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A piece of code works that I don't see why. It shouldn't work from my understanding. The problem is illustrated easily below:


from x import * #class x is defined
from y import * #class y is defined

xTypeObj = x()
yTypeObj = y()


class x(object):

    def __init__...
    def functionThatReturnsAString(self):
        return "blah"



class y(object):
    def __init__...
    def func(self, objOfTypeX):

My question is why do I NOT need to have an import statement in "" of the type

from x import functionThatReturnAString()

How does it figure out how to call this method?

share|improve this question
You talk about classes and call some methods, but your modules only define functions, not classes and methods... #confusion – heltonbiker Nov 13 '12 at 17:45
You really want to study the Python tutorial, especially the section on classes. – Martijn Pieters Nov 13 '12 at 17:46
You passed it in as a parameter. – Keith Nov 13 '12 at 17:46
@FredLarson: That won't make a difference here.. What do you think will happen yourself? – Martijn Pieters Nov 13 '12 at 17:47
@MartijnPieters: Just an idea. Now that I take a better look at it, I see you're right. – Fred Larson Nov 13 '12 at 17:48
up vote 3 down vote accepted

Python is a dynamically typed language. Unlike statically typed languages like C++ and Java calls to methods aren't bound until they are actually executed, thus why importing the module were that method is defined is not necessary. This has several implications:

  1. Methods (and data members) can be added to and removed from an instance at runtime, so two instances of class Foo can actually have different methods even though they are of the same type.
  2. Methods (and data members) can be added to and removed from a class at runtime, which will impact all current instances as well as new instances.
  3. Bases classes can be added and removed to a class at runtime.

Note that this is not an exhaustive list of all of the difference between dynamically typed langauges and statically types languages.

share|improve this answer
"Unlike statically typed languages like C++ and Java calls to methods aren't bound until they are actually executed, thus why importing the module were that method is defined is not necessary" --- exactly the answer I was looking for. Thanks! – Tommy Nov 13 '12 at 19:45

Python is an object-oriented programming language. In such a language, values are objects, and objects can have methods.

The functionThatReturnsAString function is a method on a class, and objOfTypeX is an instance of that class. Instances of a class carry with them all the methods of it's class.

This is why, for example, list objects in python have an .append() method:

>>> alist = []
>>> alist.append(1)
>>> alist

The list class has a .append() method, and you do not need to import that method to be able to call it. All you need is a reference to a list instance.

Technically speaking, a python list is a type, but that distinction does not matter here. On the whole, types are the same things as classes, for the purpose of this discussion.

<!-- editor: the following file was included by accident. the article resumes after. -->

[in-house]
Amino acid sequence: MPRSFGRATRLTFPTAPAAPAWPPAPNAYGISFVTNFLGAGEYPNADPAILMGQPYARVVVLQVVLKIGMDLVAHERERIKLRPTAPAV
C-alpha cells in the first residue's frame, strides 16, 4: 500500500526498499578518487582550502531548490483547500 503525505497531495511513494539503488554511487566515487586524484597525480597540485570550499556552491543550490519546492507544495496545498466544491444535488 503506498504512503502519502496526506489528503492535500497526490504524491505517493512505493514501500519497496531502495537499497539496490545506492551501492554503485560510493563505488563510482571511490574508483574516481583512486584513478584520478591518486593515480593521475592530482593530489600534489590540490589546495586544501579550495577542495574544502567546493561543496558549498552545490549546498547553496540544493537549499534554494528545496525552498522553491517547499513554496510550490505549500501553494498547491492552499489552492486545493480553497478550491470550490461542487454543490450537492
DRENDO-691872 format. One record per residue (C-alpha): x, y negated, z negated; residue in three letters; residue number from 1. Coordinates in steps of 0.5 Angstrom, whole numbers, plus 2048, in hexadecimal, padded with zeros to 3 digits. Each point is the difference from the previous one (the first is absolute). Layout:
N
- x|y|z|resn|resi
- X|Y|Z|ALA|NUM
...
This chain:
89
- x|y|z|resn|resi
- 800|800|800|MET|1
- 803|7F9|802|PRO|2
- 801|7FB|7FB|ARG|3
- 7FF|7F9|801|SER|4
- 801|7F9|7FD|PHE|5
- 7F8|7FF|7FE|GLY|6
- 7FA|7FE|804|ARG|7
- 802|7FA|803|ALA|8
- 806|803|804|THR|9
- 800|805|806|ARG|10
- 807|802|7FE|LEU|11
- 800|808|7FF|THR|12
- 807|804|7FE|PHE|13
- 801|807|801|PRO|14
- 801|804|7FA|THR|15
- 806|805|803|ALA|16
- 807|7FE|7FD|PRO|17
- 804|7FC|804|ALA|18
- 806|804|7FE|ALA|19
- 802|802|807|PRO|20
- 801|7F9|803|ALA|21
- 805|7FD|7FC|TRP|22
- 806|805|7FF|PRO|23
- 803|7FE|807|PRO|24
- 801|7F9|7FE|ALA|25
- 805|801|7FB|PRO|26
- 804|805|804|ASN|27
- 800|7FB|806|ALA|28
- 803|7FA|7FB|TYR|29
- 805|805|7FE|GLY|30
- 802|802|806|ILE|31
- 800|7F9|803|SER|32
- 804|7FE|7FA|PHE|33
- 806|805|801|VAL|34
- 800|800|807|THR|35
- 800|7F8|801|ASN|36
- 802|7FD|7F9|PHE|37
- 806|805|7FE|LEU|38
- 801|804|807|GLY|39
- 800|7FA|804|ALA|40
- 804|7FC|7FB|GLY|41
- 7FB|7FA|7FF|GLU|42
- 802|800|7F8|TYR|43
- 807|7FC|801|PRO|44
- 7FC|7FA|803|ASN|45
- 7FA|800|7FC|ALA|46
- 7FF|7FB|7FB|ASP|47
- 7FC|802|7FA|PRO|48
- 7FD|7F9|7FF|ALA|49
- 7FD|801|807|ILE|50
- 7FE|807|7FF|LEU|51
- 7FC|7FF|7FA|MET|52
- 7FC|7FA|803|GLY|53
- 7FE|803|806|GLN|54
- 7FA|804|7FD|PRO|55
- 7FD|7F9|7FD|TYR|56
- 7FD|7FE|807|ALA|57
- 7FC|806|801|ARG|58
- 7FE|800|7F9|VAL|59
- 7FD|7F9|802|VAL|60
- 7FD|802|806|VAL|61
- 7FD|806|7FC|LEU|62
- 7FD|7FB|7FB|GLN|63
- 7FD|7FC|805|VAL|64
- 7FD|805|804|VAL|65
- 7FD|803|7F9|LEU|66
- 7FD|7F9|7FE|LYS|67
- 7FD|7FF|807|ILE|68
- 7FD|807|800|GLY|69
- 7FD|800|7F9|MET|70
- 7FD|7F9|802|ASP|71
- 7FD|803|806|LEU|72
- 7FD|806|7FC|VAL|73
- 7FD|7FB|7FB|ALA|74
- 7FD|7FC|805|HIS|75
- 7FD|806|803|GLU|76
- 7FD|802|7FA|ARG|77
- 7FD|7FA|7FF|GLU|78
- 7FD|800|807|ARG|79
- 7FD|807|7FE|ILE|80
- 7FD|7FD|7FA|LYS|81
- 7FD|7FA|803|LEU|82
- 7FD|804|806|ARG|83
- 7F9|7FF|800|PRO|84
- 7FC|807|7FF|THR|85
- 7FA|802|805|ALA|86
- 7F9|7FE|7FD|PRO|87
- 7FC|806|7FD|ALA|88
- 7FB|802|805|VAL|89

Please do go and read the Python Tutorial, it explains classes in a later chapter (but you may want to skim through the first set of chapters first).

share|improve this answer
My answer was correct and unhelpful. Go with Martijn's. :-) – Jamey Sharp Nov 13 '12 at 17:53
Your answer came off as if I were more ignorant than I am. The problem is not of "object oriented", I know what an instance of a class is.... I am from the C++ world. The question is from "dynamic vs static typed". In C++, in, you would have to include a header that gives the signature of objOfTypeX.functionThatReturnsAString(), or else at compile time it would say "objOfTypeX has no method named ...". In python I guess it looks for this method to exist at runtime, and otherwise, throws an error. Your answer did not touch on this, so I am accepting another. – Tommy Nov 13 '12 at 19:38
That is, I was unsure why funct() does not need to be informed that the method functionThatReturnsAString() actually exists, as you must "prove" in C++ by telling that this function does indeed exist. I did not know that python does not require such proof, and just bombs at runtime saying "this function doesn't exist like you said it did". – Tommy Nov 13 '12 at 19:42
@Tommy: In all fairness, that was not apparent from your question at all. Some indication how you expected things to work would have been helpful to make that clearer. – Martijn Pieters Nov 13 '12 at 20:51
@Tommy: And also to be clear: Glad you found an answer that helped you! That's what SO is all about, and kudos to Josh Heitzman to have realized what your problem was. :-) – Martijn Pieters Nov 13 '12 at 21:13

Function yTypeObj.func is called from where the class is imported. Therefore the object may be constructed and passed to the function, with all of its methods (functionThatReturnAString is a method of objOfTypeX).

share|improve this answer
so I don't really understand when imports are needed then. Not in any class that calls a method of another class, because y calls a function of x. – Tommy Nov 13 '12 at 17:49
You need to import the class (or any other attribute) when you want to define a new object. Otherwise, you would not have a recipe to construct an new object. You may pass the object to any function you like (which does not have to be aware of existance of such a class) – btel Nov 13 '12 at 17:51

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